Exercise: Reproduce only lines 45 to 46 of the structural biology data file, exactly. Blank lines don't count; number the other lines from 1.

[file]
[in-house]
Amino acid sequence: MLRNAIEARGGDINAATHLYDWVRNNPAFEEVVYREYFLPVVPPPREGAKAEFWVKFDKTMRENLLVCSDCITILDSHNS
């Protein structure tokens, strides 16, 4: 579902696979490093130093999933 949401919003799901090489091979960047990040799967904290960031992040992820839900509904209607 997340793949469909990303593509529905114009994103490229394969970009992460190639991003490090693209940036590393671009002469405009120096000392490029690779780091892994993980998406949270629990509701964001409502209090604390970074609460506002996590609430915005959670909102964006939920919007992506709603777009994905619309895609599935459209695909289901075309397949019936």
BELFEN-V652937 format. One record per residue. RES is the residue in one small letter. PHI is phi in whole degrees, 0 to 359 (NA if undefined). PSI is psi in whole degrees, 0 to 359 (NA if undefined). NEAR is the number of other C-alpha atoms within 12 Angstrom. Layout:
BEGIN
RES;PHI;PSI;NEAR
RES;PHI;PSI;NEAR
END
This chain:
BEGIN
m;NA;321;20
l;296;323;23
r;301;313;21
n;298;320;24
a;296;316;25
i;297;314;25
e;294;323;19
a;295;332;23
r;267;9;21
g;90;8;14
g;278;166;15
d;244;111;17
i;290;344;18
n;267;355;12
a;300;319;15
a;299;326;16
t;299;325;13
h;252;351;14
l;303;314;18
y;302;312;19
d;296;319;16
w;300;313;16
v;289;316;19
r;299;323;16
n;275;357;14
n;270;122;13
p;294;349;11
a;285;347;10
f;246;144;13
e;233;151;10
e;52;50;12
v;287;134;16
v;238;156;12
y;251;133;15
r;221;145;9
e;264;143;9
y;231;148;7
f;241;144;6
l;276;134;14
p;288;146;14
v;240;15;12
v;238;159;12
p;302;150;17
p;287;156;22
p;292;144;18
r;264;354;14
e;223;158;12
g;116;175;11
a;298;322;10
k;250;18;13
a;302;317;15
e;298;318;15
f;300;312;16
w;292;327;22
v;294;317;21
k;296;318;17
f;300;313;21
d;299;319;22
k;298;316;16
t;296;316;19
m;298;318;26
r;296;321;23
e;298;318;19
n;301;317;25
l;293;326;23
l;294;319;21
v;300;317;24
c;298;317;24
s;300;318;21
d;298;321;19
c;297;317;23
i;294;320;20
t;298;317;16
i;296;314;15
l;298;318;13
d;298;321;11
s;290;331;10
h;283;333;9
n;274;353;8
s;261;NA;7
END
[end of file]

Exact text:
r;221;145;9
e;264;143;9